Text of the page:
In the case of ELAC 2 failure, ELAC 1 will take over. However, it is not allowed to dispatch an Airbus A320 with an inoperative ELAC 2. Why is that?

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    $\begingroup$ Is it permissible to dispatch with ELAC 1 inoperative? $\endgroup$ Jul 28, 2018 at 11:48
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    $\begingroup$ @CptReynolds According to the MMEL, ELAC 1 may be dispatched inop with conditions, but there is no relief for ELAC 2. $\endgroup$
    – user71659
    Jul 28, 2018 at 20:10
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    $\begingroup$ @user71659 If ELAC 2 is inoperative, could it be allowed to swap ELACs and dispatch under MEL with ELAC 1 inoperative? That would explain why ELAC 2 inoperative doesn’t have an MEL relief. $\endgroup$ Jul 28, 2018 at 20:40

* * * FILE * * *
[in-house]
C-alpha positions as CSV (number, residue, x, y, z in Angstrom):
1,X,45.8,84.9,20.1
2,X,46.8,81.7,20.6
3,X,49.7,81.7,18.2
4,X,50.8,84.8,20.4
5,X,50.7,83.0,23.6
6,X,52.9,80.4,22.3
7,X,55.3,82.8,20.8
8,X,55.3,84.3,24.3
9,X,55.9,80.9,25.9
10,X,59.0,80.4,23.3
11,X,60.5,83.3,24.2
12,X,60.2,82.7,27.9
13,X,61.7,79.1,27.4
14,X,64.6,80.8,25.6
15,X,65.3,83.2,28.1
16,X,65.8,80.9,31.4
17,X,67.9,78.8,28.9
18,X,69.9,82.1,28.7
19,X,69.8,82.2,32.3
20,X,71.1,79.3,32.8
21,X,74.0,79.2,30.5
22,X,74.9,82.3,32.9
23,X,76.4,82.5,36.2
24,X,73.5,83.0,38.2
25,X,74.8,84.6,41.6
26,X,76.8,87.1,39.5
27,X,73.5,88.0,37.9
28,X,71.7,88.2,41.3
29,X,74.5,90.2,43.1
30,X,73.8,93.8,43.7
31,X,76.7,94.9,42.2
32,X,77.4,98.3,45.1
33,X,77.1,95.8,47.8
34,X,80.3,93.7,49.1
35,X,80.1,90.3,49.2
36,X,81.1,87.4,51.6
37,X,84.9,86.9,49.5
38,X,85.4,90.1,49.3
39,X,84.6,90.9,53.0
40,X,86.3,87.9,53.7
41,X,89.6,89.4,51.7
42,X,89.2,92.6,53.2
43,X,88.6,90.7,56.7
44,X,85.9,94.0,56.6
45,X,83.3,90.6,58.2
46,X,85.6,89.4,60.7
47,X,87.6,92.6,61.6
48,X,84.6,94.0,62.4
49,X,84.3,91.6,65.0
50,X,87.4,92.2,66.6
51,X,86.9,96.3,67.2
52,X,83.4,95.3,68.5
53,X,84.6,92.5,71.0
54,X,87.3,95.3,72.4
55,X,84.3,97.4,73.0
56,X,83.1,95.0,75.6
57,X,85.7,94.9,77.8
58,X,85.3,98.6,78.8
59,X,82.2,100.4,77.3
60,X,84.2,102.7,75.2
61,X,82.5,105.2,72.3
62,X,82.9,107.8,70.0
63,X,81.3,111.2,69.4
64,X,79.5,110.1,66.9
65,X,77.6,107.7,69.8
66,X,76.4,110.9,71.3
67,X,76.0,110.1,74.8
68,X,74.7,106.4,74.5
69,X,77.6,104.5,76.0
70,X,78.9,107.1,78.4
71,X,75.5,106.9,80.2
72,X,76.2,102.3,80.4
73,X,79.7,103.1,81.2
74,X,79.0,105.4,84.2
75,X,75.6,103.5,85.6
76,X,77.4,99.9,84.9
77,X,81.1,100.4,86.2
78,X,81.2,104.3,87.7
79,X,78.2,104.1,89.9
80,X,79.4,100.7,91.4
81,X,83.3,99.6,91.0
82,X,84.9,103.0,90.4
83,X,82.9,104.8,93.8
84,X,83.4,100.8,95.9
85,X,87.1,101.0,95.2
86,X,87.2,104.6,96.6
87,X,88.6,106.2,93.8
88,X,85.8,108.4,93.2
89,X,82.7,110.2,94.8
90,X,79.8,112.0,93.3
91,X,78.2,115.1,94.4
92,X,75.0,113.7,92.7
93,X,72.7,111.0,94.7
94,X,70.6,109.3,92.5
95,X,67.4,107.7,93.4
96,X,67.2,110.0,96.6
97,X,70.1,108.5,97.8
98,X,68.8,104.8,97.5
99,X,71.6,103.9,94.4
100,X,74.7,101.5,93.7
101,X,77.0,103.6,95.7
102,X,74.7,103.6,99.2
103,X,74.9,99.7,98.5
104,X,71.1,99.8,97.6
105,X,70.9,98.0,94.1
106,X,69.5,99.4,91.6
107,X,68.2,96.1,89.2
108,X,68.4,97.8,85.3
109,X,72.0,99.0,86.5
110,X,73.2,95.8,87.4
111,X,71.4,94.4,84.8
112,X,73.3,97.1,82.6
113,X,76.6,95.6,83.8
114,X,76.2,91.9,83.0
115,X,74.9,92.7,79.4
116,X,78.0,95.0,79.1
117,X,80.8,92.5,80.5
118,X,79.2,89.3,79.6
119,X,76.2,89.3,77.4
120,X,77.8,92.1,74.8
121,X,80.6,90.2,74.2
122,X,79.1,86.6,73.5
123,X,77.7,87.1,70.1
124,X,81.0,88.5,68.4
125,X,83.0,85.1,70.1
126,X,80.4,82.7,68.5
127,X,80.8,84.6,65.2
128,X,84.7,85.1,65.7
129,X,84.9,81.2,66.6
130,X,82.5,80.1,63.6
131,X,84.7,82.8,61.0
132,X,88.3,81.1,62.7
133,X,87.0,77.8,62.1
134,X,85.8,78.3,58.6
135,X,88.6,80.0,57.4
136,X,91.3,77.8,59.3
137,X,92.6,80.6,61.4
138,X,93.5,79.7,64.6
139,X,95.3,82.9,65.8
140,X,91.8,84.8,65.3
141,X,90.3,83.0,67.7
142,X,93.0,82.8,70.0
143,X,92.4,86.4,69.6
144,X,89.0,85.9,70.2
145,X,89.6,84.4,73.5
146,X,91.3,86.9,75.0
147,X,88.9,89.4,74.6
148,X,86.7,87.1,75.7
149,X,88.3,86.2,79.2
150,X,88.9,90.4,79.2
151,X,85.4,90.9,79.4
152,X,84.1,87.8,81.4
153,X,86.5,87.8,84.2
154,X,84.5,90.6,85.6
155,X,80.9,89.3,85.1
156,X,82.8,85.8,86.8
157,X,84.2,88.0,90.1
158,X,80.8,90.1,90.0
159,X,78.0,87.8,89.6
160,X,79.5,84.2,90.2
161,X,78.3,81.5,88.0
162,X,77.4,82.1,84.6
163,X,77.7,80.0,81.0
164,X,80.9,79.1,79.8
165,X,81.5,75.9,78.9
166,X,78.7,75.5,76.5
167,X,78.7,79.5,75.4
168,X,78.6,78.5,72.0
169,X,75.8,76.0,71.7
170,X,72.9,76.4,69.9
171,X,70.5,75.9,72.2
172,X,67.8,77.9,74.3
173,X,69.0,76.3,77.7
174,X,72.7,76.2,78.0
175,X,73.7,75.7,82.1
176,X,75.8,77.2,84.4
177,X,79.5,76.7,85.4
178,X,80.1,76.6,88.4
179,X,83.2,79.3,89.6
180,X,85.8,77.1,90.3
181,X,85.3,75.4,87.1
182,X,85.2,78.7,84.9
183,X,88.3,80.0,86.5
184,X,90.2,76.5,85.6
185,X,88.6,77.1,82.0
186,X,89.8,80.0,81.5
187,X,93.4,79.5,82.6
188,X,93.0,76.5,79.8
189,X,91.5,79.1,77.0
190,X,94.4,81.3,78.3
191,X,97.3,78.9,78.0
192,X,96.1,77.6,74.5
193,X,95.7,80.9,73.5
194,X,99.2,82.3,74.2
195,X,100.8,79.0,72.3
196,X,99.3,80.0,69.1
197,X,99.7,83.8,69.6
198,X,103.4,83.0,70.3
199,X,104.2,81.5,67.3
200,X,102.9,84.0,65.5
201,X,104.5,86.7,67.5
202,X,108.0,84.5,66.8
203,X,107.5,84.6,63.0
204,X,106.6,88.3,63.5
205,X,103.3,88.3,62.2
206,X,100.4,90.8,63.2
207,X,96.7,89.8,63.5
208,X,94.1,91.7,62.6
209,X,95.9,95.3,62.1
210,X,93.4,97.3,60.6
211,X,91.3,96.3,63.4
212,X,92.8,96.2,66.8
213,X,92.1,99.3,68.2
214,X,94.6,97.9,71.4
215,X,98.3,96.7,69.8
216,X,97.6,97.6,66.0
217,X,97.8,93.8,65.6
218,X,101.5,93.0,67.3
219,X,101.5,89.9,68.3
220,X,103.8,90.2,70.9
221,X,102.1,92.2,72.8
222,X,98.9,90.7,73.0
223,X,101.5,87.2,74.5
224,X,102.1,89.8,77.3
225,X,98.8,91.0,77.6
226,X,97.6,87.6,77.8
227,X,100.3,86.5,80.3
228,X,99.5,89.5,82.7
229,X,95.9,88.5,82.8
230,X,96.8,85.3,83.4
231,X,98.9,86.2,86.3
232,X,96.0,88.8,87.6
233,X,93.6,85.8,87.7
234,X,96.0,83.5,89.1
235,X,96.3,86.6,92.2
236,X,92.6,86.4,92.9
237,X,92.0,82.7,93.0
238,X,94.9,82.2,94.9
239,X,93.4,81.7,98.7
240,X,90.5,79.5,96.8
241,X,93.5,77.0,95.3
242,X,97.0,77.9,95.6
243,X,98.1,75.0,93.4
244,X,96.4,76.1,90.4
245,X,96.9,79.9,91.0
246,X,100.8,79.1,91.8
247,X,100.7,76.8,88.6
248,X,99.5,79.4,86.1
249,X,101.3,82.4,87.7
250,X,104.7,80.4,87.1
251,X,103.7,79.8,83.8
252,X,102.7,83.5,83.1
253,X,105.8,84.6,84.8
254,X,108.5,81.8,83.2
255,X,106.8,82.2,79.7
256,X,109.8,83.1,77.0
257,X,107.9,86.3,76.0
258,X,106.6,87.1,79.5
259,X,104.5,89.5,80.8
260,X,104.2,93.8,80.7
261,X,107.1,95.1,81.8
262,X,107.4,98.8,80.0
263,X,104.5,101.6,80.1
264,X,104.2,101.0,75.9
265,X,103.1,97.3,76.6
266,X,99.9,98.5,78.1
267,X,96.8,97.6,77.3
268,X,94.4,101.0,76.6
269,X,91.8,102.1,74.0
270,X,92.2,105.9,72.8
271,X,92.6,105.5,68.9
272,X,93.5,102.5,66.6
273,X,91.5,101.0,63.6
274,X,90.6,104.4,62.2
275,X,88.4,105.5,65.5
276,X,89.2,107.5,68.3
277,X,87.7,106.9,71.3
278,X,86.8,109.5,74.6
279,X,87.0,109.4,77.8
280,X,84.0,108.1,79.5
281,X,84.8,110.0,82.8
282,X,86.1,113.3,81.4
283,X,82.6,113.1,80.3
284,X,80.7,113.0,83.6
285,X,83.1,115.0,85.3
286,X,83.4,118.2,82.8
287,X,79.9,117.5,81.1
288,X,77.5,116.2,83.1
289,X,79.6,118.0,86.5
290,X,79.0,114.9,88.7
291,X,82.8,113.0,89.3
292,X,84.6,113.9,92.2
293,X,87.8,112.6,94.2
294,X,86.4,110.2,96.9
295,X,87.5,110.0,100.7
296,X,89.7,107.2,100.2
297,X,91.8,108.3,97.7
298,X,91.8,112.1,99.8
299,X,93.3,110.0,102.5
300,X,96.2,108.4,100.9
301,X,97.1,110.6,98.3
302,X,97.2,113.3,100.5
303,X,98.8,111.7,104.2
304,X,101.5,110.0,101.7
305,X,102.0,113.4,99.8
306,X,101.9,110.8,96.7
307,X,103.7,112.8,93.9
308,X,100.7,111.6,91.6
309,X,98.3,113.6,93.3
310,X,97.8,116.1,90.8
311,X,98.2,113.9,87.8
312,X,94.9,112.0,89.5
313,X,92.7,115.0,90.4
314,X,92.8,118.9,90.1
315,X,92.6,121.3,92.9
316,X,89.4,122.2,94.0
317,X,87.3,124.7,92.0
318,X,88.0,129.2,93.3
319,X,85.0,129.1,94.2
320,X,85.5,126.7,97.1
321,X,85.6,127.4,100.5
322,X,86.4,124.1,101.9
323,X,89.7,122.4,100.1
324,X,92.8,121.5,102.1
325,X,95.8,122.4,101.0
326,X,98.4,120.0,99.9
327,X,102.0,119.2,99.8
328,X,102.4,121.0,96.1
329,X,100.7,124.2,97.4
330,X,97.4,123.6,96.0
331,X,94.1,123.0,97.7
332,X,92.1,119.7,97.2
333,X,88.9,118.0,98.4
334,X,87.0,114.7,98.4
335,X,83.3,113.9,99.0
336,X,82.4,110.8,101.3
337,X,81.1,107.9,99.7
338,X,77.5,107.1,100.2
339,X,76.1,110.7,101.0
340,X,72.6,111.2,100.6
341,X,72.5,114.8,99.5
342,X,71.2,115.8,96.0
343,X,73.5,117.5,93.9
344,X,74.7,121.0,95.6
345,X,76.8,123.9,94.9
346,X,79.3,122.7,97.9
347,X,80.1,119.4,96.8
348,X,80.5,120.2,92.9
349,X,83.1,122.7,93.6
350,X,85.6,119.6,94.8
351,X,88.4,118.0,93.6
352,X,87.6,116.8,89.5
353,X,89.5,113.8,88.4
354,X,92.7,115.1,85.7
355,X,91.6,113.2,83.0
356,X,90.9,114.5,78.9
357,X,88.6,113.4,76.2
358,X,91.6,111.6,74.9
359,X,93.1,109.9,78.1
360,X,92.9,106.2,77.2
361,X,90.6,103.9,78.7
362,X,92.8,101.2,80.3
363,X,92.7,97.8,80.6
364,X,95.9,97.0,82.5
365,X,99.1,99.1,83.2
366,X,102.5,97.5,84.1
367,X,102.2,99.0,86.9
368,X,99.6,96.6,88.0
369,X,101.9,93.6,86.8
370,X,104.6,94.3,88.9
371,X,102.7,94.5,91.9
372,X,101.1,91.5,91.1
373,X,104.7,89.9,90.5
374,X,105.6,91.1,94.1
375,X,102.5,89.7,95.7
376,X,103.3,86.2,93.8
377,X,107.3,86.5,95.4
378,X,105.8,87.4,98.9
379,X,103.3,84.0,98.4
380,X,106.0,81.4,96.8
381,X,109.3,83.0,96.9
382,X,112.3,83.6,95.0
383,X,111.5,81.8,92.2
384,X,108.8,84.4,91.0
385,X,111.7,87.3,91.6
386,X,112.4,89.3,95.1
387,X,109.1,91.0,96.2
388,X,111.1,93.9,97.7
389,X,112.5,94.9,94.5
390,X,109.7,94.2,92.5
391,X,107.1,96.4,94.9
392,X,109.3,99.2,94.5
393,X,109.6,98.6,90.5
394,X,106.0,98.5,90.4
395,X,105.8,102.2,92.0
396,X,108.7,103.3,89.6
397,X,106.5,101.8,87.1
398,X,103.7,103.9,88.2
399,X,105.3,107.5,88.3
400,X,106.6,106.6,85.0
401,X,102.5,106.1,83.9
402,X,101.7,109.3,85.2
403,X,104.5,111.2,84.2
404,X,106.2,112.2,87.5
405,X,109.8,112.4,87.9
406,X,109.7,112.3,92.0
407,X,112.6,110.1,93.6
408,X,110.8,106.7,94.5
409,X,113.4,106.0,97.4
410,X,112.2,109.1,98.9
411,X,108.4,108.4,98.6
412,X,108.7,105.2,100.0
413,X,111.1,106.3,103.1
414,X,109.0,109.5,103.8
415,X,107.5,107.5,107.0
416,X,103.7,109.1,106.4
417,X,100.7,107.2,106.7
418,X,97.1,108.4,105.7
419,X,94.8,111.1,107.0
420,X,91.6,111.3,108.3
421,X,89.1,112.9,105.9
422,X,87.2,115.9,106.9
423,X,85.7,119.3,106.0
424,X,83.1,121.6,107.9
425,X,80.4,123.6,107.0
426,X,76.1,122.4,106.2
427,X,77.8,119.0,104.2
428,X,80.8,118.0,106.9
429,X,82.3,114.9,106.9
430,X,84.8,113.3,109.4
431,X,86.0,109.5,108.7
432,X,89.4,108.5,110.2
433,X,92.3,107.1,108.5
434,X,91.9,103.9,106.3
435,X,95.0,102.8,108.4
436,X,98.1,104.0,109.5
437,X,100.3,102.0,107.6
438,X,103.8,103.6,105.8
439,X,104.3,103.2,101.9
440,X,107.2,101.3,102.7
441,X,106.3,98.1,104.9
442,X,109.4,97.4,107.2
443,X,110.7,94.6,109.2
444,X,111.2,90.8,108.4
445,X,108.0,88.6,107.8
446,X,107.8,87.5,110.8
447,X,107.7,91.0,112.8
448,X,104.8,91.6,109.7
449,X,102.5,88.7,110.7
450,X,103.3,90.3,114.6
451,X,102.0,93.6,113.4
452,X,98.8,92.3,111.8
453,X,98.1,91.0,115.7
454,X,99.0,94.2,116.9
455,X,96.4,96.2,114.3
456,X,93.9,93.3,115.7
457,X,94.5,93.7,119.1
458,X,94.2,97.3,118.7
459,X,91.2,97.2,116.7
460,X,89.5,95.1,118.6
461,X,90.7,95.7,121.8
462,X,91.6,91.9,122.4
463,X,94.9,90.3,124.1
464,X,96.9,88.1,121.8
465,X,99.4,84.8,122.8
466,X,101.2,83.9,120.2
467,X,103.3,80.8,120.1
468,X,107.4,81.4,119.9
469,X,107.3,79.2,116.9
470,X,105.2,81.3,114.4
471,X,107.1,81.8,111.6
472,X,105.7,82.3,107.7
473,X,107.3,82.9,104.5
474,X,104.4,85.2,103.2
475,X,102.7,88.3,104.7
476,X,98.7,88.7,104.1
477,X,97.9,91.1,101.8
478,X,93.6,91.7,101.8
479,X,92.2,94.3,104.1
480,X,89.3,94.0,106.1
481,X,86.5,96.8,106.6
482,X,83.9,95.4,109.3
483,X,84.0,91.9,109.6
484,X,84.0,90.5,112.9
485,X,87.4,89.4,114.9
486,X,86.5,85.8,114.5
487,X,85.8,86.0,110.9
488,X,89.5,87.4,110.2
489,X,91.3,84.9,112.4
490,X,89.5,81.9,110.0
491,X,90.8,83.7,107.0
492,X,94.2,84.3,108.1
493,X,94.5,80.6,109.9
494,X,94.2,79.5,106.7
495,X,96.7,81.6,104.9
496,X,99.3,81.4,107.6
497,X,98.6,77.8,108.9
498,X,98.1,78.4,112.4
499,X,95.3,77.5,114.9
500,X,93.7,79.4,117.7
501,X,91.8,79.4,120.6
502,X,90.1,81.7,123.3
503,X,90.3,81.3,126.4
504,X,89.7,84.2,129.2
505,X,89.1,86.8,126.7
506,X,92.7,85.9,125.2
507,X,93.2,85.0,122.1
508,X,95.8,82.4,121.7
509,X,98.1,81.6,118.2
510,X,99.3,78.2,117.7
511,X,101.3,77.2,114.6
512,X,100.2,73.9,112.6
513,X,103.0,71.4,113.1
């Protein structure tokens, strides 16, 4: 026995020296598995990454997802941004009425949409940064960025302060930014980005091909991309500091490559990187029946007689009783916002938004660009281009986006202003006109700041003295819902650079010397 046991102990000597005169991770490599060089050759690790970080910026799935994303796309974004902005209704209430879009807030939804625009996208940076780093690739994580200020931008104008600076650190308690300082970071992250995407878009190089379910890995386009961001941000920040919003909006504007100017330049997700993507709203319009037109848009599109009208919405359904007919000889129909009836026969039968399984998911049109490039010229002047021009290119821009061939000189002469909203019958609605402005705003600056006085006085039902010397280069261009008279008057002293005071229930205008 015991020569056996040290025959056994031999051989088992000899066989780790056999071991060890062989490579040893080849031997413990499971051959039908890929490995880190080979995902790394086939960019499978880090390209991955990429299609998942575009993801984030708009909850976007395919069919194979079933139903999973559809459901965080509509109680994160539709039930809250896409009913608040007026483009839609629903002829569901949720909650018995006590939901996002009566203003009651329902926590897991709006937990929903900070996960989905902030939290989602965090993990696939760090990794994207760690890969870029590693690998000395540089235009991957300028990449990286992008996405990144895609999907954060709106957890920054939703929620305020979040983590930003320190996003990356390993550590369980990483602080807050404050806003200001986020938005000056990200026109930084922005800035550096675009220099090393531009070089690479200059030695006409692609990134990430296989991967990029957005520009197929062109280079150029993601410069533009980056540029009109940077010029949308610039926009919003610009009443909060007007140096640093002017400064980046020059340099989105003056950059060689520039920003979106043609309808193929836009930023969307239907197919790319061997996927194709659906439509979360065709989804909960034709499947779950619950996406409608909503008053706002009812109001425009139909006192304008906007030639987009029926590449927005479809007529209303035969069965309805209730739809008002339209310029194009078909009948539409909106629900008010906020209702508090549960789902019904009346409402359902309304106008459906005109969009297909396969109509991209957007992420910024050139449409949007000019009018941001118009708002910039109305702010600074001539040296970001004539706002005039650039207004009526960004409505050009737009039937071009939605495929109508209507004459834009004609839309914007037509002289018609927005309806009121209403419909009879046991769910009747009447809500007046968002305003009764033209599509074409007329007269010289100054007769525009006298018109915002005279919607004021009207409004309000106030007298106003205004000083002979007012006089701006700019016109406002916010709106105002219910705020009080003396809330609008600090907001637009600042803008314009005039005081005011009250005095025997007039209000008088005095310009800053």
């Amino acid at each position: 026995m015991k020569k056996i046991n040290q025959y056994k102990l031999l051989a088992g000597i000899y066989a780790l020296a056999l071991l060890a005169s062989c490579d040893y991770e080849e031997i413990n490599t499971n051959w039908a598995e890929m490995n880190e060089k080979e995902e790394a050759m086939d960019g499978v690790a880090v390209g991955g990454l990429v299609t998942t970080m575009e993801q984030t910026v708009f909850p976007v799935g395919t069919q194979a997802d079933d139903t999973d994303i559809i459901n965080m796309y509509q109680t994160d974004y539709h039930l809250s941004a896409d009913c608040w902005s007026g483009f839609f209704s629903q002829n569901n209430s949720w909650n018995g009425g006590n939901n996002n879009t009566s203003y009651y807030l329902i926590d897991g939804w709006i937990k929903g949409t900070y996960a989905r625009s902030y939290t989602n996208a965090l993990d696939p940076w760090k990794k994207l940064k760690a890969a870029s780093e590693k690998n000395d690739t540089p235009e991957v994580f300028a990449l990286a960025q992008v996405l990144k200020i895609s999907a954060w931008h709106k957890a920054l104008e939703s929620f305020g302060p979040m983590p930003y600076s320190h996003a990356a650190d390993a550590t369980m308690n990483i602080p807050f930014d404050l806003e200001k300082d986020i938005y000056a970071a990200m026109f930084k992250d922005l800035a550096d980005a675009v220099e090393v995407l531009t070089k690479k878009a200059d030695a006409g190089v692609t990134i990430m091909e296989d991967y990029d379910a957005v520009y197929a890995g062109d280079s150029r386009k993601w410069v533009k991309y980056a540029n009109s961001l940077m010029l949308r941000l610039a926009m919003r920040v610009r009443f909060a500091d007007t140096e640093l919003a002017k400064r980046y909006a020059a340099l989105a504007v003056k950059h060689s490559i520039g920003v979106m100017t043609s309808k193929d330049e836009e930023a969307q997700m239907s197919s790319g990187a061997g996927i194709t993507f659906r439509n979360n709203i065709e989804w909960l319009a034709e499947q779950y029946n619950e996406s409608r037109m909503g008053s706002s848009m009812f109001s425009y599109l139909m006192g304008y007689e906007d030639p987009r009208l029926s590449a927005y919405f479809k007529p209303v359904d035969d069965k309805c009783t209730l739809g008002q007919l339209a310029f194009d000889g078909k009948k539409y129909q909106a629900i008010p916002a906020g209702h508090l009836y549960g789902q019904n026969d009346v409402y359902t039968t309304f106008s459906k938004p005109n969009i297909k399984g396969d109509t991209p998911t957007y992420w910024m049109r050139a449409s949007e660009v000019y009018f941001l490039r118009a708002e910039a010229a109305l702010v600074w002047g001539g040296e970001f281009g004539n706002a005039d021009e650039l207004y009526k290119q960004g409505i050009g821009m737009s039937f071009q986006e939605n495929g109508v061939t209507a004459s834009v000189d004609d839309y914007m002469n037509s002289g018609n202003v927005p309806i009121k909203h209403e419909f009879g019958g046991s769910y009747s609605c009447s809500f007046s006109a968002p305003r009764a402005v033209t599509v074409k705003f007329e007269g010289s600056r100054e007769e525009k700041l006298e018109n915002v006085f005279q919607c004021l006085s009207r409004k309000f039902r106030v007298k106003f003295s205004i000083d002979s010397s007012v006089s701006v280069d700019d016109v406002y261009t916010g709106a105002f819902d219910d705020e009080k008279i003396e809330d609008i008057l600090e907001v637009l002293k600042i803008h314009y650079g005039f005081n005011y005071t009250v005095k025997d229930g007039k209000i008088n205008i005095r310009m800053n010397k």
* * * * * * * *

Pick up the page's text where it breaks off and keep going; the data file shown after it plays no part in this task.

2 Answers 2


As pointed out by this discussion on PPRune, ELAC 1 only controls elevator actuators hooked in to the Blue hydraulic system. ELAC 2 is split across Green and Yellow.

If ELAC 1 is the only operational computer and the aircraft enters emergency electrical configuration, blue hydraulics will be lost until the RAT deploys. Further, the fallback for ELAC 2 (G/Y hyd) is SEC 2, which is not powered in EEC. Thus, the aircraft will have no primary pitch control.

The solution is that if the fault is in the ELAC computers themselves, to swap the units before dispatch.

In general, if there's something weirdly asymmetric about the A320, the first guess should be something to do with EEC. This is because EEC, by design, tries to only power one unit, typically number 1, of each system.


Basically during RAT extension blue hydraulic system is not powered which operates blue ACTR of elevator which is controlled by ELAC#1. To avoid control confusion ELAC#2 straight away given as no go to give pitch control during this transit RAT extension phase.


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